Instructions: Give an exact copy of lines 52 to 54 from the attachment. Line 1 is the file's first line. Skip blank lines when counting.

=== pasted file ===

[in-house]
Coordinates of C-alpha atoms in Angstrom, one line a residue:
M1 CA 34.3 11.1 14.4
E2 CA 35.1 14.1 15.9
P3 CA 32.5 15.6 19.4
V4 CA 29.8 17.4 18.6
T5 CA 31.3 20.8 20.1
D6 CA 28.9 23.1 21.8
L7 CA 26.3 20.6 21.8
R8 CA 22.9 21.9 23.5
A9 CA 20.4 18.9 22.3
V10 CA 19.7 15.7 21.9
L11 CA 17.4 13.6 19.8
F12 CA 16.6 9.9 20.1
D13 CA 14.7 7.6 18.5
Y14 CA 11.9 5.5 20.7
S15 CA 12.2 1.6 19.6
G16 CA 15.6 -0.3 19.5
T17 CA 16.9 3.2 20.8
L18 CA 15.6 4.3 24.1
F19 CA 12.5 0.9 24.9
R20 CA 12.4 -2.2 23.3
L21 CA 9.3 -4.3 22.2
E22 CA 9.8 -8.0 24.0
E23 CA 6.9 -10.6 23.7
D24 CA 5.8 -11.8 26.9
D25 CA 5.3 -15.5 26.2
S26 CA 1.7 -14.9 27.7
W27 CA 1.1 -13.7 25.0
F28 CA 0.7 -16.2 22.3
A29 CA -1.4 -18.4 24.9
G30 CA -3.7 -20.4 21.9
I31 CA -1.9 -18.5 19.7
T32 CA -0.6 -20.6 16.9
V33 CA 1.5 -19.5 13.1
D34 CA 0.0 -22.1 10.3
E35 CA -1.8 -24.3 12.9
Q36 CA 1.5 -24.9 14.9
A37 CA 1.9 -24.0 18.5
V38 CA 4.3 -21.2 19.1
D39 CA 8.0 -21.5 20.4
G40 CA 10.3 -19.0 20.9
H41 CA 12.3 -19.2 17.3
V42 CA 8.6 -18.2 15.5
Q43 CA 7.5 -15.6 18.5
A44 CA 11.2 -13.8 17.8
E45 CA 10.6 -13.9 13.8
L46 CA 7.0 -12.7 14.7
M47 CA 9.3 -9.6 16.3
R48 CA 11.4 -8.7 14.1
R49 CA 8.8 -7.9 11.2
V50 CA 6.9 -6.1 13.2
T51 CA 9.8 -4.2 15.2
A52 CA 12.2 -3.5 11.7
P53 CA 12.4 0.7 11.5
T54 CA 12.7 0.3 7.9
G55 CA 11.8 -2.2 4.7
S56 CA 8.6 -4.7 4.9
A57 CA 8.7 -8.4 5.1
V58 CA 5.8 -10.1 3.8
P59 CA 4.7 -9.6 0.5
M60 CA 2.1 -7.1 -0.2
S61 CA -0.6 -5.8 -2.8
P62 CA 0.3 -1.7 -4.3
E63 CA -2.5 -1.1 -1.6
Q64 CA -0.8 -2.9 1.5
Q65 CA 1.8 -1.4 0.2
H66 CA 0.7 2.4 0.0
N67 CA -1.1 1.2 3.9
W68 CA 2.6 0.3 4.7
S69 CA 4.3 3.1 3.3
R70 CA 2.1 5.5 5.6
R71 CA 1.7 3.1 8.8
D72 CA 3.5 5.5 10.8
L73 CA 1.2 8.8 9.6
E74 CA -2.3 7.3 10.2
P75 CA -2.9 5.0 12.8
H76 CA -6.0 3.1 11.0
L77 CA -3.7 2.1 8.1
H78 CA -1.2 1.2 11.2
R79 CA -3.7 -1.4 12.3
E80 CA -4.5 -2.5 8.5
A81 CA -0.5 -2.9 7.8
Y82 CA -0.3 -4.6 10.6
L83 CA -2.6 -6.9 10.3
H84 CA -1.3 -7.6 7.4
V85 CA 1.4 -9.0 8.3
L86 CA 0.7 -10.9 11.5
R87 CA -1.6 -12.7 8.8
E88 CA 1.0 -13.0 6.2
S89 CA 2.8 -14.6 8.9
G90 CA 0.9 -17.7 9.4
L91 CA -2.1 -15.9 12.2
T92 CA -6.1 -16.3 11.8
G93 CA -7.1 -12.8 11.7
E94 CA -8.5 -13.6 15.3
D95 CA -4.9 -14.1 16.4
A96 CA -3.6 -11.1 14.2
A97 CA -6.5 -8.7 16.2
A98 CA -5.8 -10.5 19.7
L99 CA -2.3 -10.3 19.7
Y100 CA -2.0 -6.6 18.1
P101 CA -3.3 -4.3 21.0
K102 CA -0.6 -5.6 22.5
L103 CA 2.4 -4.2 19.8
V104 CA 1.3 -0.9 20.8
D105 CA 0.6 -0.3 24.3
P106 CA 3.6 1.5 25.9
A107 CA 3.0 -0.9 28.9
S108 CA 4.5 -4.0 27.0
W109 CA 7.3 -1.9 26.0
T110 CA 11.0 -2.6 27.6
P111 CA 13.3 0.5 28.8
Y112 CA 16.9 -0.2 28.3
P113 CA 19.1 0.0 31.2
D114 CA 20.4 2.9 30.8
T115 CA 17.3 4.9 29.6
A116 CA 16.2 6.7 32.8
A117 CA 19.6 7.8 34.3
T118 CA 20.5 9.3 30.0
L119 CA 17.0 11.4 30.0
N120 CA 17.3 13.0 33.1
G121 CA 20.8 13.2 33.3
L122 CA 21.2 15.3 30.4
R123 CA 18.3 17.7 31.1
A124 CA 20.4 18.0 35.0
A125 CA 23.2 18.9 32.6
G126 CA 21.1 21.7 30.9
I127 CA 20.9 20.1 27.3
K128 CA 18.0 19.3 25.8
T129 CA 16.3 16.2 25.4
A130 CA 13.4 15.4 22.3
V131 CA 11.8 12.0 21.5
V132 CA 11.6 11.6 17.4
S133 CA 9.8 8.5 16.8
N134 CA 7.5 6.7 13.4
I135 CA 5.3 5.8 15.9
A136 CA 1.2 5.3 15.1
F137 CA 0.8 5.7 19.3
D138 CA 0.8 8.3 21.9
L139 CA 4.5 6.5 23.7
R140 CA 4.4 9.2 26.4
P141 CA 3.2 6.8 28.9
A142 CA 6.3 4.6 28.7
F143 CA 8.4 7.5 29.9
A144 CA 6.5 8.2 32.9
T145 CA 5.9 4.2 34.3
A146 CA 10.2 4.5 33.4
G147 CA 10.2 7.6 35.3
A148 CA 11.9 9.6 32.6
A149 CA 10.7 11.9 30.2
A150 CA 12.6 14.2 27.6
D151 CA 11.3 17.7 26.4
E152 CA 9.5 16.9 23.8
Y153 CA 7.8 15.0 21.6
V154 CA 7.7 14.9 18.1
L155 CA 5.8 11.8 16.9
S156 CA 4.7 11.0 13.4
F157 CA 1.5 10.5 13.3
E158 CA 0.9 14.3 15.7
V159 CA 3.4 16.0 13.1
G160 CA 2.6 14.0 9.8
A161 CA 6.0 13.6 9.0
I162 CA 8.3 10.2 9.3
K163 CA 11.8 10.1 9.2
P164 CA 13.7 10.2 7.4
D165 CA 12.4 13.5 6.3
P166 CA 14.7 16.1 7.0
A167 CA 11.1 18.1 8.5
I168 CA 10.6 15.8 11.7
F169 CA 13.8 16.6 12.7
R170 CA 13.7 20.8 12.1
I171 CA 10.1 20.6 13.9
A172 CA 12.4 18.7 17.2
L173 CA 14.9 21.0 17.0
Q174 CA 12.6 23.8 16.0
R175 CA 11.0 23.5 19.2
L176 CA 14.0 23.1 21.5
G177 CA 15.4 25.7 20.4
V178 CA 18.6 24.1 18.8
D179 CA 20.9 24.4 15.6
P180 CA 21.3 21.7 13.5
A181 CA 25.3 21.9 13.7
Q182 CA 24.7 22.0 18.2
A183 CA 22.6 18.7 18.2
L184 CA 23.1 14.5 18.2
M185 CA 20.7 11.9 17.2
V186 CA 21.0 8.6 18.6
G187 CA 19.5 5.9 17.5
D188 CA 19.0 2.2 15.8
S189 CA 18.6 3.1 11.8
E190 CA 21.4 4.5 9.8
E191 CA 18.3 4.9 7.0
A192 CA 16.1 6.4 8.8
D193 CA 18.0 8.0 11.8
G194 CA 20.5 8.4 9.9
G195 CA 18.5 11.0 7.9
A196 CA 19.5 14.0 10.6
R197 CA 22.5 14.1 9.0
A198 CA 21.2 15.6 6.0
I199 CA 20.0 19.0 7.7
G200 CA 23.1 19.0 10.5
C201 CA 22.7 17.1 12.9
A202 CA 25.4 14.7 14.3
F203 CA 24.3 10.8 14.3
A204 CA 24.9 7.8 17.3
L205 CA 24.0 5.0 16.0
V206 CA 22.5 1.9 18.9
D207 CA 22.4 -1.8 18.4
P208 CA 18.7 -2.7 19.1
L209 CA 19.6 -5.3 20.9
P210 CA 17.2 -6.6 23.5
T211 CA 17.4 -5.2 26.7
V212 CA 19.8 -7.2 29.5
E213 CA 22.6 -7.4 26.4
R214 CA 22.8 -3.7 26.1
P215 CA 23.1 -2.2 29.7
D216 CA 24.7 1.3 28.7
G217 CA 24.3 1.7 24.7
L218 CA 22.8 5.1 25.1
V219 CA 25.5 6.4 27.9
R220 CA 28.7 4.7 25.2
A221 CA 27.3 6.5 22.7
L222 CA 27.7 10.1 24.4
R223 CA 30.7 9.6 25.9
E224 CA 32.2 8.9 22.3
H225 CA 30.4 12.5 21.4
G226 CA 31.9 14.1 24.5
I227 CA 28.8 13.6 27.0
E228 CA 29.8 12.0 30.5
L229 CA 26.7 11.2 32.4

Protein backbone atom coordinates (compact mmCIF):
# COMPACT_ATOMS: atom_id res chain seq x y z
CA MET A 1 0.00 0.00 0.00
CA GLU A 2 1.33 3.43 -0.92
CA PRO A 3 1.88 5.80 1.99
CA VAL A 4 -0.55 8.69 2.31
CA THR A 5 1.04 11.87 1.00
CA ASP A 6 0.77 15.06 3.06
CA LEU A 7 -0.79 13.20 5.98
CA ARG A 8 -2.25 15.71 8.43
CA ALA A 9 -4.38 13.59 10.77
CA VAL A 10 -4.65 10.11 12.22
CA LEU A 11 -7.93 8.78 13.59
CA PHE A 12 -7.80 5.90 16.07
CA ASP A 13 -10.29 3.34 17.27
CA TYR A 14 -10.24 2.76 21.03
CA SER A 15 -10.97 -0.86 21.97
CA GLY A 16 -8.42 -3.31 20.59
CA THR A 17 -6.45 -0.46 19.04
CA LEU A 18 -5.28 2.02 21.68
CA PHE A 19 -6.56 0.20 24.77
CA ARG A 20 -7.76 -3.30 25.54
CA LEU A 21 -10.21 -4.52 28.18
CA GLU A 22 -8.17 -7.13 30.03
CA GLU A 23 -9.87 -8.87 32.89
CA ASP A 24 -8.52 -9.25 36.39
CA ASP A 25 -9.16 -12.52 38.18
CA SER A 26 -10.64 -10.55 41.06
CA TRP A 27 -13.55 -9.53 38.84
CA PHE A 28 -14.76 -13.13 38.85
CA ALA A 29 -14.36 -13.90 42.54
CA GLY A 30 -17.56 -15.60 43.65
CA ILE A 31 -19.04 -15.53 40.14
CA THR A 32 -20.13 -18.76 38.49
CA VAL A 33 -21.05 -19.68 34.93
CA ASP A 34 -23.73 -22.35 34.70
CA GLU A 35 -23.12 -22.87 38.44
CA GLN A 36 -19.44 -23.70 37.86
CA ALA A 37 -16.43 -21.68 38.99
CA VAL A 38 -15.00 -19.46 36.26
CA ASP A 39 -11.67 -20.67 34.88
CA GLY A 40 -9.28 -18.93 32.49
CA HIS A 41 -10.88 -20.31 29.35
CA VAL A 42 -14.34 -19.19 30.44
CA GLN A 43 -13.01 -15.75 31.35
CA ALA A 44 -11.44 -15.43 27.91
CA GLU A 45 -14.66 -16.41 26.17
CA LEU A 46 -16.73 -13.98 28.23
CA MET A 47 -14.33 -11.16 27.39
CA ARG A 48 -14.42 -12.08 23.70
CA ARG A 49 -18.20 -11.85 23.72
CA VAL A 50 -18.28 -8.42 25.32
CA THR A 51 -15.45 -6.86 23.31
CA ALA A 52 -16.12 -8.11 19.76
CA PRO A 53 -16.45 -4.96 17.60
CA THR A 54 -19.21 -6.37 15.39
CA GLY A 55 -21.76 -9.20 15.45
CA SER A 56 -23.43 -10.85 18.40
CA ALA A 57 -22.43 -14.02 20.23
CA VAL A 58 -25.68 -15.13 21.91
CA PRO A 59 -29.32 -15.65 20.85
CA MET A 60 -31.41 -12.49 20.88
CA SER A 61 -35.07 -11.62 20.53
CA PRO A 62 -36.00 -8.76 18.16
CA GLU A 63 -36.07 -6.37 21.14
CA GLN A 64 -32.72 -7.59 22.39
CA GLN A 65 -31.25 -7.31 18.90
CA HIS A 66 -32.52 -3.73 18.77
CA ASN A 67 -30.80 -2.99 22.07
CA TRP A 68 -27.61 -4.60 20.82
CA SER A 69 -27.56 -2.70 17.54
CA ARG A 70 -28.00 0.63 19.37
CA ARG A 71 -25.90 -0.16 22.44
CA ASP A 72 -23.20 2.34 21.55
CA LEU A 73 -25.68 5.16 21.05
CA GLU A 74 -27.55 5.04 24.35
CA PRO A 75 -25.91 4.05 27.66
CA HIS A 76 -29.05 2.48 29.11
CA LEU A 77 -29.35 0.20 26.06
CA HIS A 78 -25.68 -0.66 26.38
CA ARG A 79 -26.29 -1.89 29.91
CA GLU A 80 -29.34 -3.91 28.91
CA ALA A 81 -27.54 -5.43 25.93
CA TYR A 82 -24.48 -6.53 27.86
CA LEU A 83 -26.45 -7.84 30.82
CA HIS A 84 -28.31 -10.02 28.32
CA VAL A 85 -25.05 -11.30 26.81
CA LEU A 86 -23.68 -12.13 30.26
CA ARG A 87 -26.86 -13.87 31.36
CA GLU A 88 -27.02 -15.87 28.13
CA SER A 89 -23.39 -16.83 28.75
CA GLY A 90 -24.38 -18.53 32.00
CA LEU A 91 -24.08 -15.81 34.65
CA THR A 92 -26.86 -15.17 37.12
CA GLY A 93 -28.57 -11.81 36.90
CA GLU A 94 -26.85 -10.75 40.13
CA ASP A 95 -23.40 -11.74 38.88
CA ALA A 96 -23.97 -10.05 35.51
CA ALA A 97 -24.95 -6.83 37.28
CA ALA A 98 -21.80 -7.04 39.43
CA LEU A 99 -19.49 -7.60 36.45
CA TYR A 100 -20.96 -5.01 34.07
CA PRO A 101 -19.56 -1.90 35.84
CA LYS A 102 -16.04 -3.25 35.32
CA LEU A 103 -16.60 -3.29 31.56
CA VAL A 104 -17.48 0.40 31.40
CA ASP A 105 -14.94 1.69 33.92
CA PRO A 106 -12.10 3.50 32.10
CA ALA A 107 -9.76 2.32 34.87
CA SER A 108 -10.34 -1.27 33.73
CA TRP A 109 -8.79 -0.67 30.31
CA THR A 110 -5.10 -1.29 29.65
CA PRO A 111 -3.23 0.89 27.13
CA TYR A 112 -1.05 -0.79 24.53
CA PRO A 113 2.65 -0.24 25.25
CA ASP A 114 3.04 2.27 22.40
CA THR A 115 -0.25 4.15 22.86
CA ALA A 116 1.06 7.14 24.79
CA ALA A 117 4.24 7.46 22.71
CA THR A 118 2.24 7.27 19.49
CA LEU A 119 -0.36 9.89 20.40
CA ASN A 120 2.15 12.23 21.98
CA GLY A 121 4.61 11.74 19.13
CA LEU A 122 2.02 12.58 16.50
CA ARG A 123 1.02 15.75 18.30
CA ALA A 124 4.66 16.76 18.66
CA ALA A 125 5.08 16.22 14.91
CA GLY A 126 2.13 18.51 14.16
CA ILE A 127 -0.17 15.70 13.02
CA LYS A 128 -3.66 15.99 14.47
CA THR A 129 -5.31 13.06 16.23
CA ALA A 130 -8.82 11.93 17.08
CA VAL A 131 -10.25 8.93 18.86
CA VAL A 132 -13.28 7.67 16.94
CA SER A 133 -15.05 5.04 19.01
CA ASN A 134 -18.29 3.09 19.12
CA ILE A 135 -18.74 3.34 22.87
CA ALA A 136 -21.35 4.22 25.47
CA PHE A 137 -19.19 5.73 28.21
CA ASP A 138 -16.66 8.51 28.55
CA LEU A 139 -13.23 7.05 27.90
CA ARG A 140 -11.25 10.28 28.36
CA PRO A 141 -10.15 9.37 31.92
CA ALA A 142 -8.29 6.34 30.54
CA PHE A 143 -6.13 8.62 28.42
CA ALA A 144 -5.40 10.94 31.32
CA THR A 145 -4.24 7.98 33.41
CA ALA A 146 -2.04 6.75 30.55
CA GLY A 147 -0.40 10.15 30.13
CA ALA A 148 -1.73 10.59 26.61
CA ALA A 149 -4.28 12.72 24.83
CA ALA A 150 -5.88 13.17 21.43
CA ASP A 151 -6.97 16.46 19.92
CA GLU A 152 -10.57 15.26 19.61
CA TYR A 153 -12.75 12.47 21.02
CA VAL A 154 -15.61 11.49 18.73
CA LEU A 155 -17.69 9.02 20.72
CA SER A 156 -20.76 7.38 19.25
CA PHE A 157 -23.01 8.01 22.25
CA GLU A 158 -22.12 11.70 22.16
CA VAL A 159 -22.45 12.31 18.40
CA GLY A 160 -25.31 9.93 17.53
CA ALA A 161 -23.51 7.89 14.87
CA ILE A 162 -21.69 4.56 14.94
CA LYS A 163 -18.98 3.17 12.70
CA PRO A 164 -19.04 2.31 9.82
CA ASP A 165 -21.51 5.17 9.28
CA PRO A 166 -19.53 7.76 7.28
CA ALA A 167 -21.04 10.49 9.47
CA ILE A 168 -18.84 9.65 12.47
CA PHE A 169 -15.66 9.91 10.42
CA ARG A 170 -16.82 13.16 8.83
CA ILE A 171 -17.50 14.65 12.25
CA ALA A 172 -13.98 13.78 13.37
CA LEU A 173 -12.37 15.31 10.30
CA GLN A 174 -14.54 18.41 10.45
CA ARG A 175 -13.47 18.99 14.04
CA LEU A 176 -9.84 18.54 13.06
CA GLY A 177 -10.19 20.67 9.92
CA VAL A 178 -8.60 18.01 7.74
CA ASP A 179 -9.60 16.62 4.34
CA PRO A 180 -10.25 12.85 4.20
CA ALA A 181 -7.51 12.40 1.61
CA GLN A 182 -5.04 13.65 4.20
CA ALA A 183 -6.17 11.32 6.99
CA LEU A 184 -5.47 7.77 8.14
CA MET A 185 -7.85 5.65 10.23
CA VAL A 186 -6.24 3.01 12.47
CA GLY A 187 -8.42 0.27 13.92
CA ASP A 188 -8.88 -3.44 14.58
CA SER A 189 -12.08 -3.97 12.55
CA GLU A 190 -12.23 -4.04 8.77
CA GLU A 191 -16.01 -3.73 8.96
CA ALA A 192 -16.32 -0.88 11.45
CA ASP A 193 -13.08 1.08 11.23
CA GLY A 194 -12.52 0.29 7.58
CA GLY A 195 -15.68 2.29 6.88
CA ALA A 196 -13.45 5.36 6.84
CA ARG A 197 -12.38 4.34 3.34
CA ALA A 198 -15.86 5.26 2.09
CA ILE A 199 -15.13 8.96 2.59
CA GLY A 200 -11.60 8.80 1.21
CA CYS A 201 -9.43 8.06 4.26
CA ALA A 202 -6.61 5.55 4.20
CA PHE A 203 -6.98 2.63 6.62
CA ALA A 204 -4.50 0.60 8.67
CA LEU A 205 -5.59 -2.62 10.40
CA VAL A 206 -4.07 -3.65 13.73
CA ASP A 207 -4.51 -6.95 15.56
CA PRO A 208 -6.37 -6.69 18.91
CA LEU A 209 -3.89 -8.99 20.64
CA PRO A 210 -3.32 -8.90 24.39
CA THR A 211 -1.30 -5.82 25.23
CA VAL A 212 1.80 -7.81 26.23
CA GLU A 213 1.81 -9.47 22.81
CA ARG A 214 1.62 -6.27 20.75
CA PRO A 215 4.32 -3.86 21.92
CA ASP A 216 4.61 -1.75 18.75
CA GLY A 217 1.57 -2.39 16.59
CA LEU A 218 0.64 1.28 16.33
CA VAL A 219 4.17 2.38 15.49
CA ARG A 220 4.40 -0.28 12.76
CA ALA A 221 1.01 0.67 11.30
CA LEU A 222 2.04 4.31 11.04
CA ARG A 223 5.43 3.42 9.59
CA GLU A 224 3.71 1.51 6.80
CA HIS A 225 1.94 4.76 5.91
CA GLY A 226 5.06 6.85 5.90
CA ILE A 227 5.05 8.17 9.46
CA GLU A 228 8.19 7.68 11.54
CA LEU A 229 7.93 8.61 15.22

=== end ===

V50 CA 6.9 -6.1 13.2
T51 CA 9.8 -4.2 15.2
A52 CA 12.2 -3.5 11.7